SpinOffs

   

The Tesla Turbine – A Solution Looking for the Right Problem

by Barbara Shea on May 17, 2019 8:20:44 AM

The great engineer, Dr. Nikola Tesla, is best known for his work with alternating current (AC) electricity, but, did you know that he patented a bladeless type of turbomachinery in 1913? Called the Tesla Turbine, he developed it while trying to make an engine that was light enough to power his ultimate goal of building a “flying machine”. Tesla-type turbines can also be referred to as multiple-disk, friction, shear-force, or boundary layer turbomachinery.

Going Through a Phase – Modeling Phase Change with Cubics

by Mark R. Anderson on Apr 26, 2019 9:32:08 AM

When fluids undergo a phase change (see Phase Change - Make Mine a Double), it typically has a very significant effect of the flow behavior and energy level of the system.  Some examples of this are: cavitation in a pump, condensing near the exit of a steam turbine, even the everyday phenomenon of the weather is basically a never-ending phase change process of water, and its interaction with air. 

Water & Turbomachinery - Two Great Things, That Go Great Together

by Andrew Provo on Mar 22, 2019 10:17:34 AM

I work with water a lot here at Concepts NREC. Water is frequently the fluid that flows through various types of rotating equipment we design to either release or store energy. Mankind’s fascination with manipulating the movement of water goes way back; read Mark Anderson’s blog on  Early Water Handling to see just how far back it goes. Today, more advanced turbomachinery is used for both hydroelectric and hydrokinetic applications. 

What's Better than Perfect? Semi-Perfect Gas Models

by Mark R. Anderson on Mar 8, 2019 10:30:00 AM

In a previous blog, Fluid Phenomena Primer: Energy Versus Temperature, Specific HeatI explained the behavior for gas phase fluids and how the temperature is affected at high energy levels.  In another blog, When Perfect is Good Enough - Perfect Gas Models, we looked at the simple perfect gas model.  In this blog, we’ll explore the next step up in the hierarchy of gas thermodynamic modeling: semi-perfect gas.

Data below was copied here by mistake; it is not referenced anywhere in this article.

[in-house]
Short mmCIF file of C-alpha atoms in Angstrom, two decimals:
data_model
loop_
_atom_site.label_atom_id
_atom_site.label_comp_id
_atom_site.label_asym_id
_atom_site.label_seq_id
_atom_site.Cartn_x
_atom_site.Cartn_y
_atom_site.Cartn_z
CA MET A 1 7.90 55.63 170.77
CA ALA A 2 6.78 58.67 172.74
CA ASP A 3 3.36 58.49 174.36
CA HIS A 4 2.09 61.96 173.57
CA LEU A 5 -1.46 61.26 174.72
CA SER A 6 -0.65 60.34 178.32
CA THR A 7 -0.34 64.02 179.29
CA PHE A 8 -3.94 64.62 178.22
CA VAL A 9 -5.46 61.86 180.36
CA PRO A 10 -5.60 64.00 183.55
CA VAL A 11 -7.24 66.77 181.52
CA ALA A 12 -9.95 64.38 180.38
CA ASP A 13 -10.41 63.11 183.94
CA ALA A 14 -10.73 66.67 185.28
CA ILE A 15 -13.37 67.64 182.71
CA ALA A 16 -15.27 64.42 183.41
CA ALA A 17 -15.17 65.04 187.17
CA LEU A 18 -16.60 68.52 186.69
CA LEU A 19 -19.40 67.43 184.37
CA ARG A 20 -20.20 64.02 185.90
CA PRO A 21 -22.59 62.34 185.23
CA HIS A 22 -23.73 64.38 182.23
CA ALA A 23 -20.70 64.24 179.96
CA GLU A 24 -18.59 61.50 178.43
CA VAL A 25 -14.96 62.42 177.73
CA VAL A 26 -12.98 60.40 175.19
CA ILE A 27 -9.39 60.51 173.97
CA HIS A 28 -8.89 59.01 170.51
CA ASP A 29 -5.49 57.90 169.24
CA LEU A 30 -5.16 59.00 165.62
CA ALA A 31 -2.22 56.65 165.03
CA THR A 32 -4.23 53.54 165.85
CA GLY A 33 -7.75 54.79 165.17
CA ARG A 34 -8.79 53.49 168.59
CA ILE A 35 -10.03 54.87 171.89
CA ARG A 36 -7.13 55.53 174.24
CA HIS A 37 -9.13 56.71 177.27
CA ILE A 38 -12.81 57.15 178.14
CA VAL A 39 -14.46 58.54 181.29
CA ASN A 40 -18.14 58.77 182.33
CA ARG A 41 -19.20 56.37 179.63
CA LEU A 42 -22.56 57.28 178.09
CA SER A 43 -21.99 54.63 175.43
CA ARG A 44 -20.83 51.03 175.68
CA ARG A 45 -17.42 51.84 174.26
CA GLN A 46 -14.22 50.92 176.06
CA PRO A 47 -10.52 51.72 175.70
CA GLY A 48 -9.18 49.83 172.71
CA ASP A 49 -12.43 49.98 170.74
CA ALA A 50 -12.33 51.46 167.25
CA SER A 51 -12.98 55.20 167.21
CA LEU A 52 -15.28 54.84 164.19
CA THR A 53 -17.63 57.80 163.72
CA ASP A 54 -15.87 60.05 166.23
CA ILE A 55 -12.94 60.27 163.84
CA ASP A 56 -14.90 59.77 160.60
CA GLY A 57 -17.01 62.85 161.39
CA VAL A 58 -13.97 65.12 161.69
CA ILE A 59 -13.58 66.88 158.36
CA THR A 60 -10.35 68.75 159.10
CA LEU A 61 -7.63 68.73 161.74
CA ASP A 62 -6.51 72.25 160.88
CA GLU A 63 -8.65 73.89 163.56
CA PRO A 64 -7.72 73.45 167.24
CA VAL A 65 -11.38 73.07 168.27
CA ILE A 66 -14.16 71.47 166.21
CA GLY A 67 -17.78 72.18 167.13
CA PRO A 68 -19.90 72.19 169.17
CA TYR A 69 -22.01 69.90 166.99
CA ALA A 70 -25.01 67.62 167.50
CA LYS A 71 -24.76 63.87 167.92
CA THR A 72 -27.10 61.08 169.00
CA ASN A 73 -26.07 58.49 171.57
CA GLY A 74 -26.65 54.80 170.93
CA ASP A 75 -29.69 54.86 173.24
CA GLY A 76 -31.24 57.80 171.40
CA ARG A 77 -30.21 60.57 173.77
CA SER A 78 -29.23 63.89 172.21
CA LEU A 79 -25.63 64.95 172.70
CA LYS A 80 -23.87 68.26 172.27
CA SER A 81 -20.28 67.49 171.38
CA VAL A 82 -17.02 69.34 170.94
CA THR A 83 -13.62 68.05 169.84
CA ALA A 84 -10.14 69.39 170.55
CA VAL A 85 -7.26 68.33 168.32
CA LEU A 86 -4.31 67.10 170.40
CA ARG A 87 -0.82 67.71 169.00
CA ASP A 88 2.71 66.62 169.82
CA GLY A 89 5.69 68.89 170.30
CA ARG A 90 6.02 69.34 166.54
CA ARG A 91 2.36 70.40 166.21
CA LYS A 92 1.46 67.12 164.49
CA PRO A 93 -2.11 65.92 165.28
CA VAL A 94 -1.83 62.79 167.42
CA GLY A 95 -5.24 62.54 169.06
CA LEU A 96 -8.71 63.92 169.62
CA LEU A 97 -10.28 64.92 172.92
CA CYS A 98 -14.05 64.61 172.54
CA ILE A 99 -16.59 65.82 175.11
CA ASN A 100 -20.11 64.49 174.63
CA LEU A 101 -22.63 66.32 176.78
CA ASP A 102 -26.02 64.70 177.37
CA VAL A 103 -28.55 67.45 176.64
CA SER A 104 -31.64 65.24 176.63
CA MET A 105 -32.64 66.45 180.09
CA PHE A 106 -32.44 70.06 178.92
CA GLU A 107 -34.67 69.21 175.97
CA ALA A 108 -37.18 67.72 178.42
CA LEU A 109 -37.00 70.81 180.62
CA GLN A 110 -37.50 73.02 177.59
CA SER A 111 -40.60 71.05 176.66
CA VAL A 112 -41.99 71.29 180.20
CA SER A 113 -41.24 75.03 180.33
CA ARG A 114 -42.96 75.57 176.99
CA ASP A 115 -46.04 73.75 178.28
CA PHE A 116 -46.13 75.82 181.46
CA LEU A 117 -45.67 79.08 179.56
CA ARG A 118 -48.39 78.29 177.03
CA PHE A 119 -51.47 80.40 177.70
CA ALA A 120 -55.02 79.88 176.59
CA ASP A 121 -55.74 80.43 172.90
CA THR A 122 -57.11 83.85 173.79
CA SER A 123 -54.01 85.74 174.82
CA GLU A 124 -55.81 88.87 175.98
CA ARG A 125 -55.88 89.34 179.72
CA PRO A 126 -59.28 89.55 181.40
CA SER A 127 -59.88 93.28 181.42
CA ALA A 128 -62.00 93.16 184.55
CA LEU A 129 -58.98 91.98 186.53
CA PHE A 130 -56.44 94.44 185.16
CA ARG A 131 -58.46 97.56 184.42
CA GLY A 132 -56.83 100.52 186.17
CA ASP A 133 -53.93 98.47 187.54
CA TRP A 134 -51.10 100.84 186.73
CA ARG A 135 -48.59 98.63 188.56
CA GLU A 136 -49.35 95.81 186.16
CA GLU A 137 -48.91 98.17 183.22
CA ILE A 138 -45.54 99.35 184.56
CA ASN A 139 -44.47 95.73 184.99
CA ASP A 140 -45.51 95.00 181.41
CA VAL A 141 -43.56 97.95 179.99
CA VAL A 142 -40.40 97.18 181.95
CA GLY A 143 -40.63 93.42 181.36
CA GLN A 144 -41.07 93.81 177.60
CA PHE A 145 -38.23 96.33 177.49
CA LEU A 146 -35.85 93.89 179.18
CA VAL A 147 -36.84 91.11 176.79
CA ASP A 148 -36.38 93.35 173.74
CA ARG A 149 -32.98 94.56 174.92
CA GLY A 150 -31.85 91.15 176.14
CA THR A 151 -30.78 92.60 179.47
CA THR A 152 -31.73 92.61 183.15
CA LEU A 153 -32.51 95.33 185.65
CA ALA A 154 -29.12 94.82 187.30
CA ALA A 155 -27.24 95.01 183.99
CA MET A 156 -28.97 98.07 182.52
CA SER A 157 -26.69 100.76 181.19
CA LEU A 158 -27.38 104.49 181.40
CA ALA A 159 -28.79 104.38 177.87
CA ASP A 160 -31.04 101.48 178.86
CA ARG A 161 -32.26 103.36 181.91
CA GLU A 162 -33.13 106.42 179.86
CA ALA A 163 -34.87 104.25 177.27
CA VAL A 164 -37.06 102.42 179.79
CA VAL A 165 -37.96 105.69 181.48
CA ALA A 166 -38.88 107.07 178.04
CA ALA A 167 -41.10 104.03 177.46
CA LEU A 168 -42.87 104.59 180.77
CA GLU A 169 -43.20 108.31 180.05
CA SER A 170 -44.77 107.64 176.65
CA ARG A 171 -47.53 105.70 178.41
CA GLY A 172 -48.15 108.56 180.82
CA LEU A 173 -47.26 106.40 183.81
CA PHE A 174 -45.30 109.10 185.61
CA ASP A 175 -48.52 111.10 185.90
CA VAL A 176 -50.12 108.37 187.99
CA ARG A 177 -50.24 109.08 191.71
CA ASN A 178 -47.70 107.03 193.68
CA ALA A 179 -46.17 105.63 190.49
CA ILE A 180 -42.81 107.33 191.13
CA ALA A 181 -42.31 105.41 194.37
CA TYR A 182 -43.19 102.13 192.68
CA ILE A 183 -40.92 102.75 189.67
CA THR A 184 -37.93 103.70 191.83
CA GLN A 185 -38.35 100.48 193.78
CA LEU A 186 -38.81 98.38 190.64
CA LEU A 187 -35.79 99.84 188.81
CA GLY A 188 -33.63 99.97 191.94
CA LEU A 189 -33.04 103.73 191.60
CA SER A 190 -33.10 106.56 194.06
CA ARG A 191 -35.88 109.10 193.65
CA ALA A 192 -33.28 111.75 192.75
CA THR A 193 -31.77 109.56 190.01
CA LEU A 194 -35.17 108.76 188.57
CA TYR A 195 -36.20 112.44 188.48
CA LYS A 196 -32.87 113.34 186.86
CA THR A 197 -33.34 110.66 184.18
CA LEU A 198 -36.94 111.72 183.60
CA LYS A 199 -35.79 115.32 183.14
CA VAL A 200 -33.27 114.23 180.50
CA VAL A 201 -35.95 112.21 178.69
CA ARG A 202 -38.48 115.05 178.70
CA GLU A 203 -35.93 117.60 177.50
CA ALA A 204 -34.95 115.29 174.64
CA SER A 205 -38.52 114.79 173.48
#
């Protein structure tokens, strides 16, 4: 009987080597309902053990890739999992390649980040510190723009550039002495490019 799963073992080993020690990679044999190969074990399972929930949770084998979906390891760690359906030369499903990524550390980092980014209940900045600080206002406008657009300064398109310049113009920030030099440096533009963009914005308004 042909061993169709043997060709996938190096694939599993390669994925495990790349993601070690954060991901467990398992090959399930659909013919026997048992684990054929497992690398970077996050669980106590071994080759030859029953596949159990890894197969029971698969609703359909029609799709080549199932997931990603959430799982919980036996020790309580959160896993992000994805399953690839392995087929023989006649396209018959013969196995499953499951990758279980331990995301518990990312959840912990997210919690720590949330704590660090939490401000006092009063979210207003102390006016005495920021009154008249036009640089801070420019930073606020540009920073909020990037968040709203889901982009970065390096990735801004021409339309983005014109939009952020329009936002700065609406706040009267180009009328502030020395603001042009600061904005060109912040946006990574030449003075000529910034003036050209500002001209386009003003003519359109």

How the Design of a Wind Turbine Differs from Other Types

by Kerry Oliphant on Mar 1, 2019 10:22:00 AM

Wind power generation is rapidly growing worldwide, and with that growth, demand for wind turbine design engineers is also growing.  However, an engineer who has experience designing turbines in most applications, will often have trouble translating their hard-won skills for general turbine design, into the wind turbine design. Why? 

Valentine’s Day is February 14, and while some cynics refer to it as a “Hallmark holiday”, most people commemorate the day in some way. One of the biggest challenges is finding a card that perfectly captures the way you feel about someone, while also reflecting who you are.  Well, Concepts NREC has created some turbomachinery-themed Valentine’s Day cards for engineers. These fall into the Art end of our Art-to-Part Solution.

 

Temperature envelopes in the turbomachinery industry are constantly increasing as the state of the art evolves in pursuit of better performance. This means engineers need to design compressors with higher and higher exit temperatures, and turbines and nozzles with continuously increasing inlet temperatures. This rise in temperature greatly impacts the selection criteria for materials used. 

Specific Speed Demystified

by Mark R. Anderson on Jan 11, 2019 9:40:00 AM

In my blog Flow Coefficient and Work Coefficient, I outlined the basic concept behind the flow and work coefficient. These nondimensional parameters are widely used to characterize axial and radial turbomachinery. Another widely used parameter for radial design is “specific speed”. For something with such a finite name, specific speed is perhaps the most mysterious and non-intuitive parameter in all of turbomachinery. In this blog, I'll lay the ground work for understanding specific speed.

Reverse Engineering - Going from Part to Art

by Sharon Wight on Dec 7, 2018 9:12:37 AM

Have you ever needed to know the exact geometry of a compressor that has been running for years in your process plant? Perhaps you need to analyze how it would perform if the process fluid had to be changed to meet new government regulations. Or maybe there has been damage to the impeller and a complete mechanical analysis is required before a new one can be put into service. Eventually, everything, even well-designed turbomachinery, needs to be replaced or upgraded.

20 Great Gifts for Engineers from $10 to $2 Million

by Barbara Shea on Nov 23, 2018 9:28:00 AM

Gifts for Engineers can usually be segmented into a few categories: Things you have to put together, science fiction, gaming, new technology, and witty phrases printed on stuff. A Google search of the term "Best Gifts for Engineers" will quickly validate this claim.

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